Aaron Lee ponders the merits of educational titles with a social hook
Ask anyone with an affinity for games and they’ll almost always agree that playing games with friends is far more enjoyable.
From cracking skulls in online multiplayer to deciphering clues together in Professor Layton, playing with friends can make even the dullest of games shine - if only for a brief time. So are modern educational games encouraging school children to learn and play together?
I must confess my experience with recent educational games is slim. I’ve not tested out the latest GCSE maths wizard, memorised a BBC Bitesize quiz or attempted to ace the Spelling Bee web game. Most of the educational software I used in my early years was incredibly dry. No sense of adventure, no thrill of discovery, no cheer of victory. Just static questions, the occasional piece of voiceover that was inevitable muted and an invitation to restart the practice test - as many times as it takes, until I got the elusive 100 per cent.
Educational games are built for a clear purpose, but I believe that many of them could be more inventive with their structure, and turn the learning process into something that naturally encourages social participation.
There is one educational title that sticks out in my mind as being a triumph of purpose and participation: The Logical Journey of the Zomobinis. There was one Acorn computer at my primary school, located in between to two classrooms, and that’s where a group of us would congregate to observe the curious escapades of these limbless blue critters known as Zomobinis.
Zomobinis was engaging from the very start because it had a story. There was a reason for completing the challenges, to see what was around the next corner, to get the Zomobinis to safety. Though customisation was basic, users were asked to create a whole group of Zomobinis, which meant all those gathered could have their favourite - like a role-playing party with zero levelling up. And as a game, the logic puzzles encouraged a lot of discussion and participation from whoever happened to be passing by at the time. Someone may have been stuck on the Pizza Pass puzzle. Another person would suggest a solution, and before you know it we’re discussing probability and averages without even realising it.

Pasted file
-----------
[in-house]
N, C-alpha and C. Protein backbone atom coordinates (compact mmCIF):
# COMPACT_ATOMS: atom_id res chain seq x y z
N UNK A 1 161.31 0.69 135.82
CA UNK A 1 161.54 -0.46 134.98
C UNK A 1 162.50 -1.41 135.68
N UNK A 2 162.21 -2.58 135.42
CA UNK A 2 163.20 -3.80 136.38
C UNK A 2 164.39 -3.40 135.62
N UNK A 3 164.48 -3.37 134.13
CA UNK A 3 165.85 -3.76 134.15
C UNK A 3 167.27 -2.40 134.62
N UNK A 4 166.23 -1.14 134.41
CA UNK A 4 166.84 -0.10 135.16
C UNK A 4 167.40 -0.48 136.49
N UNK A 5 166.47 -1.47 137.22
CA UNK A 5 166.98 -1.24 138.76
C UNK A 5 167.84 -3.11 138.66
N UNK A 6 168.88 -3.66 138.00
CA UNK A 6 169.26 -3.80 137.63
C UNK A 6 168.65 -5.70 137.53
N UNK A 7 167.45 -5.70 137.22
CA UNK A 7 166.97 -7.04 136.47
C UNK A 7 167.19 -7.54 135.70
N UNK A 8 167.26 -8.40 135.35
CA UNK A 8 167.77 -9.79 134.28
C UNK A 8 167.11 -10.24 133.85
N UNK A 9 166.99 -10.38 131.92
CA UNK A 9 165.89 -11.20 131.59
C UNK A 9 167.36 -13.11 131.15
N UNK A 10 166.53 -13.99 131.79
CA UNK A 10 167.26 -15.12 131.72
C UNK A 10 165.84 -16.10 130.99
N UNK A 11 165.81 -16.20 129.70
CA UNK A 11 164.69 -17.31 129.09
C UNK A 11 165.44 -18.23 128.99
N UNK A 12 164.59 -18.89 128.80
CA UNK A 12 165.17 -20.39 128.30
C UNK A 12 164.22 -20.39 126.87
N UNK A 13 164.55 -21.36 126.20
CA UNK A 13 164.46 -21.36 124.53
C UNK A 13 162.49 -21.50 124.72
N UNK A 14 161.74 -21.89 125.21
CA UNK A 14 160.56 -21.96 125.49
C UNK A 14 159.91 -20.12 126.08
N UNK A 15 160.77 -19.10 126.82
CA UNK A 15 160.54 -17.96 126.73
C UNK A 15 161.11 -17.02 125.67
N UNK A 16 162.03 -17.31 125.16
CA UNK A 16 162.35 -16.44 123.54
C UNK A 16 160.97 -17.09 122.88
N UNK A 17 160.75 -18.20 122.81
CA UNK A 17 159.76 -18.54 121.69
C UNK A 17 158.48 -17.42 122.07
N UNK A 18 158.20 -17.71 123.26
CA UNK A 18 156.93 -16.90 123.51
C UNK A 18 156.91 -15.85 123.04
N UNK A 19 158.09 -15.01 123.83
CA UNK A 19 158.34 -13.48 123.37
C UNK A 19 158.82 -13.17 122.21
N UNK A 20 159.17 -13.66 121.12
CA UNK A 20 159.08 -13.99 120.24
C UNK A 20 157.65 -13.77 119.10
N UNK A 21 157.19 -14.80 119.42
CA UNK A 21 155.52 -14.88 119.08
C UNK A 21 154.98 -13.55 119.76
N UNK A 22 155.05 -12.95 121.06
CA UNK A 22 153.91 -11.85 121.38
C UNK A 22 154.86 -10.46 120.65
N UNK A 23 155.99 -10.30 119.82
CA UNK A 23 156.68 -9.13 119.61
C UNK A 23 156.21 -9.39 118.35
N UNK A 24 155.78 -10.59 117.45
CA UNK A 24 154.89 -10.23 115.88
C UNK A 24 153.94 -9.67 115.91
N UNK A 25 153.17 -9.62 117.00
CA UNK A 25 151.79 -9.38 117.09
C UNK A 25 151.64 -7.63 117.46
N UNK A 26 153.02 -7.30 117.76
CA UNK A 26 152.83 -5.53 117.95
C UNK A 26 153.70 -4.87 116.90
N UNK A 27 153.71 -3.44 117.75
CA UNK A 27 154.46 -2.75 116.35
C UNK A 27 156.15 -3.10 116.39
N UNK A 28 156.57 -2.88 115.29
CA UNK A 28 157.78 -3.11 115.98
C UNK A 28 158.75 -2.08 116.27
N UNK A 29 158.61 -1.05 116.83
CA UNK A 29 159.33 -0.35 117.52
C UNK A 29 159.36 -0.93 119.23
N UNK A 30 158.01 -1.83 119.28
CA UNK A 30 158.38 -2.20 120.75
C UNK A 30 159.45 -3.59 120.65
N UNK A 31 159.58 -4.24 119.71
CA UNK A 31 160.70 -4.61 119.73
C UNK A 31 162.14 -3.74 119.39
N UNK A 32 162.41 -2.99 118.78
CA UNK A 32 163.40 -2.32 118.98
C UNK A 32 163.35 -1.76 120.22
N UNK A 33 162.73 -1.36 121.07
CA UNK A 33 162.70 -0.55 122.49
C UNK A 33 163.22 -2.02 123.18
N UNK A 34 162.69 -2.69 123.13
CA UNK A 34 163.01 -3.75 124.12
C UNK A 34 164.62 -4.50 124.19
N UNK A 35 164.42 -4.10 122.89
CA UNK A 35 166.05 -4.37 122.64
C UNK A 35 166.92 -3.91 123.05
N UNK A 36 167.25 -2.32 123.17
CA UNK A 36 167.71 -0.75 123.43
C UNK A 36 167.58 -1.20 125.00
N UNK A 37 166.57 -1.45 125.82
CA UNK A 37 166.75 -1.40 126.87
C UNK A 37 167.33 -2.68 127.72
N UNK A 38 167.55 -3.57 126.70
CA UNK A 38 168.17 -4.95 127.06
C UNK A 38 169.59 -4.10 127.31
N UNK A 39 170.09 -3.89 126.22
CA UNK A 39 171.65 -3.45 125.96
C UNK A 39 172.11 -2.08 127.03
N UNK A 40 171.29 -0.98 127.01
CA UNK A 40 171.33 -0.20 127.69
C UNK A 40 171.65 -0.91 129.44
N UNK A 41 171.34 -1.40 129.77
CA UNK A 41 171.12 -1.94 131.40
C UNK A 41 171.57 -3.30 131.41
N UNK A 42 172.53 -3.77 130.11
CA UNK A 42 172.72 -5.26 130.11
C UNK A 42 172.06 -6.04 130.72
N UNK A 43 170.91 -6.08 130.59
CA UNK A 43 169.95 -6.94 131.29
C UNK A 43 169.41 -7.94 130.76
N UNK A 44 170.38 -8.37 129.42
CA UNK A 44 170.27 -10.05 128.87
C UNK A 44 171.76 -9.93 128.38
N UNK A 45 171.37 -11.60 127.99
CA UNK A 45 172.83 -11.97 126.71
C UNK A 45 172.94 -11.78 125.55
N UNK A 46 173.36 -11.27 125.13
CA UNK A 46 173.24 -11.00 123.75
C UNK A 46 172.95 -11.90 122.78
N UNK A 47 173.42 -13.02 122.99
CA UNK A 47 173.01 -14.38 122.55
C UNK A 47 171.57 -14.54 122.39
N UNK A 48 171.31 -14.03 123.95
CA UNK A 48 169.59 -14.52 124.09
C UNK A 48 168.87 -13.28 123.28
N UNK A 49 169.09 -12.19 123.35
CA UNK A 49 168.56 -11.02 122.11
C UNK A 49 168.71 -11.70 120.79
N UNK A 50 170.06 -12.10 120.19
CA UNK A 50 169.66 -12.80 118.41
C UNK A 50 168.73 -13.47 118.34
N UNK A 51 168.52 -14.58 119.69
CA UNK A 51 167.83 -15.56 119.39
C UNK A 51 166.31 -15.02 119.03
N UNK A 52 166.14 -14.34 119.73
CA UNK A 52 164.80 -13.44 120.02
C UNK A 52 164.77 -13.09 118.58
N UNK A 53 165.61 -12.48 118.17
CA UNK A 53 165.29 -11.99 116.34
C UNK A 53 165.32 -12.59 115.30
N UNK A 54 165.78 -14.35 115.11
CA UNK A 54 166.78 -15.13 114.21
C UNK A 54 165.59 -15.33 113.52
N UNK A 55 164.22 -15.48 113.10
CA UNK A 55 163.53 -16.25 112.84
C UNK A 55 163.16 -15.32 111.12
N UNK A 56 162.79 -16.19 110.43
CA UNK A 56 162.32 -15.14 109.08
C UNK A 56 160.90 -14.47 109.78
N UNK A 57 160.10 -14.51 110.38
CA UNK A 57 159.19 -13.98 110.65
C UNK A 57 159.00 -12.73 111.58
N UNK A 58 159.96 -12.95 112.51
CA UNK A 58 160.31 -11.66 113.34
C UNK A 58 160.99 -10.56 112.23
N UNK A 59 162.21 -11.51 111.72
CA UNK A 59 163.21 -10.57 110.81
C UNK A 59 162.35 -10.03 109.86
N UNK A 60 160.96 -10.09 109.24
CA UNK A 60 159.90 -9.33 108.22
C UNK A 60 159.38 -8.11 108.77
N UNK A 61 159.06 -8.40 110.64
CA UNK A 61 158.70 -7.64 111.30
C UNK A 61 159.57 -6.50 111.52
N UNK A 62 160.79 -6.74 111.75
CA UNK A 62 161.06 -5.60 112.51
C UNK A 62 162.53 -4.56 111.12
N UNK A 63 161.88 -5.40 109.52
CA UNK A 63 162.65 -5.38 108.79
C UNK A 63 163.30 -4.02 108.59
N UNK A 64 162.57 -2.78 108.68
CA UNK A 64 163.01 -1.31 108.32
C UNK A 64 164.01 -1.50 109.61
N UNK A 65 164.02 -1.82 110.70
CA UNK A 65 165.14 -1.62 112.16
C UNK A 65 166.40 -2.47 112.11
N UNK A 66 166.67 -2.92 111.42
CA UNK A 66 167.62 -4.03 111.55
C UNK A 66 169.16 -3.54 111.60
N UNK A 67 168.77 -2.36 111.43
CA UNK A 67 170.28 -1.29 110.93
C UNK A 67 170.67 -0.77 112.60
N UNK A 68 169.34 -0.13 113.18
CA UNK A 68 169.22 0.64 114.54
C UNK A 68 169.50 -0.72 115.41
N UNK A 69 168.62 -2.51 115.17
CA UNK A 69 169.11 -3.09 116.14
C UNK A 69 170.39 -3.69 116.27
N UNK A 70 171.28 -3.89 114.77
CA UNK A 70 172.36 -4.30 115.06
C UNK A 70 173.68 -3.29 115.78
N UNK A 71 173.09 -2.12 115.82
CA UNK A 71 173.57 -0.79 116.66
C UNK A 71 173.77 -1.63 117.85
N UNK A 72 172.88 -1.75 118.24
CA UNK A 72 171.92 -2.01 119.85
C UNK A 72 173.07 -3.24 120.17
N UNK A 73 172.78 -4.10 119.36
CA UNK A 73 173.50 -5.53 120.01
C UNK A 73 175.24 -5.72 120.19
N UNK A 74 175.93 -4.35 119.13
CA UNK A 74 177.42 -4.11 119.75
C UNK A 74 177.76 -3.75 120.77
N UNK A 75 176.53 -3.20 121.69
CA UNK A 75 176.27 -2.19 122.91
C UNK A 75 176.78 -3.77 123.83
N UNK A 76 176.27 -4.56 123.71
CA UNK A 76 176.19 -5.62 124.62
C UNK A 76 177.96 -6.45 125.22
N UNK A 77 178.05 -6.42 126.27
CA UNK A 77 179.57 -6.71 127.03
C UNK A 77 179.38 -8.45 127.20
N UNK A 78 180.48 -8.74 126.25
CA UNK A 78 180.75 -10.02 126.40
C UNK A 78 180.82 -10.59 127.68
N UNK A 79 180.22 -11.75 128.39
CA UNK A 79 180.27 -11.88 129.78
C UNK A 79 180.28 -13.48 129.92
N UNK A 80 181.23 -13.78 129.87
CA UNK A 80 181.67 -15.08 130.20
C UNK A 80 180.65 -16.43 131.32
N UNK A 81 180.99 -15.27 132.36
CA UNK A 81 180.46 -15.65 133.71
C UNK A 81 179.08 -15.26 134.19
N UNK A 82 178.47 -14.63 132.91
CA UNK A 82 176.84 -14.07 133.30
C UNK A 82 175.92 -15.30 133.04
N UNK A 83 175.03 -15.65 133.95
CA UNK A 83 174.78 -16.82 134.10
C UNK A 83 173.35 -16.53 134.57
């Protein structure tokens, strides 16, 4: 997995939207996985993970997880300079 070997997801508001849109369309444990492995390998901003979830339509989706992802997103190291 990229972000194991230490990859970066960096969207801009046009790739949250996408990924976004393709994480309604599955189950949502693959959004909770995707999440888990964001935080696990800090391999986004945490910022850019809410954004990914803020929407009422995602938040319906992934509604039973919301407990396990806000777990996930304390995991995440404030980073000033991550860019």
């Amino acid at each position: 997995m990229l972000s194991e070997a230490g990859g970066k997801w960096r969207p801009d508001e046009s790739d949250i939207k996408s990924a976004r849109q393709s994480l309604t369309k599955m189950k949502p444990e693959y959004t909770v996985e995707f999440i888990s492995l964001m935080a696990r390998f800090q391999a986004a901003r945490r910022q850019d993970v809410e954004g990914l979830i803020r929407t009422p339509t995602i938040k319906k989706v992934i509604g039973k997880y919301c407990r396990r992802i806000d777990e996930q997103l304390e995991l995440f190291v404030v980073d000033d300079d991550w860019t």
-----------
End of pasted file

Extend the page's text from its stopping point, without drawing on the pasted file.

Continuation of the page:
Although it may not always have been obvious, I think Zomobinis supplemented subjects I learnt about in class by applying them to something fun. And it prompted valuable discussion, which is a lot more than can be said for the Turtle Graphics
With the many advancements we’ve seen in web technologies and social networking, surely some educational games must be making their way into playground conversations. Channel 4’s series of educational games are certainly a positive step, teaching teenagers about classroom taboos, from politics to sex education. Quirky and unafraid to show you their underbelly, these games are just the type of thing teenagers share on Facebook and chat about the following morning.
The digital environment now gives us more scope than ever to connect people and encourage involvement. Where are the Facebook general studies tests where you can compare answers with your friends? Where’s the Flash game where you mine the periodic table, forever after those rare metals. Where’s the mobile trading card game of important historical figures, each with their own power-ups and special moves? See, a little inventiveness could make educational games a lot more social. package.